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A young dragon has landed in Australia and, at 125m, it’s the longest in the world

Donna Coutts, April 8, 2019 6:45PM Kids News

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Jensen Chea and Russell Jack, head of the Golden Dragon Museum, with Dai Gum Loong. Picture: Rob Leeson media_cameraJensen Chea and Russell Jack, head of the Golden Dragon Museum, with Dai Gum Loong. Picture: Rob Leeson


Reading level: green

The world’s longest dragon has landed in Australia after flying from Hong Kong.

Dai Gum Loong — which means Big Golden Dragon — is 125m long and has 7000 scales.

This young dragon is taking over from old Sun Loong, a 100m-long dragon that has been working since 1970 but which is almost ready to retire.

The record-breaking Dai Gum Loong landed in an aeroplane at Bendigo Airport last week.

Dai Gum Loong will be the star of the annual Bendigo Easter Festival in central Victoria.

In Chinese culture, dragons represent* power, dignity*, strength and wisdom*. They have been brought to life by dancers for special celebrations for more than 1000 years.

In Bendigo this year, for the first time, both men and women will carry the dragons in the Easter parade, breaking with a centuries-old Chinese tradition of only men being allowed to do this important job.

Bendigo has had its own dragon since 1892 when a dragon called Loong arrived. Sun Loong took over from Loong in 1970.

Dai Gum Loong was made by Master Hui, one of Hong Kong’s youngest dragon makers.

Making dragons is an ancient art form.

Every part of Dai Gum Loong was handmade using bamboo, silk and other natural materials and decorated with painting, sewing and weaving.

Golden Dragon Museum media_cameraA detail of Sun Loong, showing silk, fur and embroidery. Picture: Andy Rogers

Bendigo has a rich Chinese heritage*. Tens of thousands of Chinese people came to Victoria soon after the Victorian Gold Rush began in 1851 to work as miners and businesspeople. Bendigo was one of the major towns of the Gold Rush.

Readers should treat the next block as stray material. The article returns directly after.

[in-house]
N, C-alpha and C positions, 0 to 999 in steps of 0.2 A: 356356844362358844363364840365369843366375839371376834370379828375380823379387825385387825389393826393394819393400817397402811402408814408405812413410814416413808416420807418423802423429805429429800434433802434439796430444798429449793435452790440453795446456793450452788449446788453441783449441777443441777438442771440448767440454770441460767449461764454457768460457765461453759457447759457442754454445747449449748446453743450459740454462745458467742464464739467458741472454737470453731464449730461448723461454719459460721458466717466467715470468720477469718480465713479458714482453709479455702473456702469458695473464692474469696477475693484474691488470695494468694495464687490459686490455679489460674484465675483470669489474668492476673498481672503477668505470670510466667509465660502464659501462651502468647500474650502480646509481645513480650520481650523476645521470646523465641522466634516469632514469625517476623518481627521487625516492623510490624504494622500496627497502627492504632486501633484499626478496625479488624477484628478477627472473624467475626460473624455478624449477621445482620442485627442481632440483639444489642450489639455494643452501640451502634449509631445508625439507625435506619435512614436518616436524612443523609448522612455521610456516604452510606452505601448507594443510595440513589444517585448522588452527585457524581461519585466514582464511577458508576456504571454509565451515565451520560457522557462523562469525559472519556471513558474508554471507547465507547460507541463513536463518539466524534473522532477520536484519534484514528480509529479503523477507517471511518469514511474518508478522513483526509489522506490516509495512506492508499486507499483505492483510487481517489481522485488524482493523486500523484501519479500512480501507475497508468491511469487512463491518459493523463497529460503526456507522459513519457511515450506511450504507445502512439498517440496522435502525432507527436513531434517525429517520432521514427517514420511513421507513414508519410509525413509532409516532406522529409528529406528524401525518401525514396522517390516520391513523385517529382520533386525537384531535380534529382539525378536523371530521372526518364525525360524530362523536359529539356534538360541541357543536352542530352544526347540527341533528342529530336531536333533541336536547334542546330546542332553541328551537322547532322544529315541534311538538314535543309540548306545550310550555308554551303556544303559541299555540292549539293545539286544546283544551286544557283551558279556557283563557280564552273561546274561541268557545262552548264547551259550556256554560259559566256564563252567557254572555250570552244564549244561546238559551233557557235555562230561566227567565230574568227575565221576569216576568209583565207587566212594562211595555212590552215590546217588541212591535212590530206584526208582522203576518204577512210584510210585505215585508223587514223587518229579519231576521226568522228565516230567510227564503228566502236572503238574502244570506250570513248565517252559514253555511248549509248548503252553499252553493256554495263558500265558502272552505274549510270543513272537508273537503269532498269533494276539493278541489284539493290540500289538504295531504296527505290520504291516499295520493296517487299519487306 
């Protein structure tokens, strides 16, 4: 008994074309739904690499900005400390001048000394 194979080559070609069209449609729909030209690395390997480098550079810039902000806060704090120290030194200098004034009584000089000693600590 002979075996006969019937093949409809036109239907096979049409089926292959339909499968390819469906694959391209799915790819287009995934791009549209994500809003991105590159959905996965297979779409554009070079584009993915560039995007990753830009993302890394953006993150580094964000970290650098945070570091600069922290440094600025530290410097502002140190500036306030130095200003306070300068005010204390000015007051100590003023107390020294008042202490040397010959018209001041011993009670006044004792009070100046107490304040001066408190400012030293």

Despite laws that discriminated* against Chinese immigrants* and poor treatment from many non-Chinese people, Chinese culture became an important part of Bendigo.

The Bendigo Easter Festival began in 1869 and the Chinese community has been a central part of this festival since 1871. The city’s dragons have been the stars of the festival parade since Loong’s first appearance in 1892.

After this year’s parade, 49-year-old Sun Loong will retire to the Golden Dragon Museum of Chinese culture and history in Bendigo.

Lunar NY Preparations media_cameraWei Keong Kong, Richard Louey, Wei Terng Tong and Brian and Doug Lougoon from the Golden Dragon Museum in Bendigo prepare Sun Loong. You can see part of its tail in the background. Picture: Andrew Henshaw

Victoria’s Premier Daniel Andrews had a sneak peek of Dai Gum Loong at Bendigo Airport last week. Premier Andrews travelled to Hong Kong in May last year to visit Master Hui’s workshop, where Dai Gum Loong was made.

The new dragon cost $750,000. This money came from the federal* and Victorian governments, the City of Bendigo and many local people, businesses and community groups.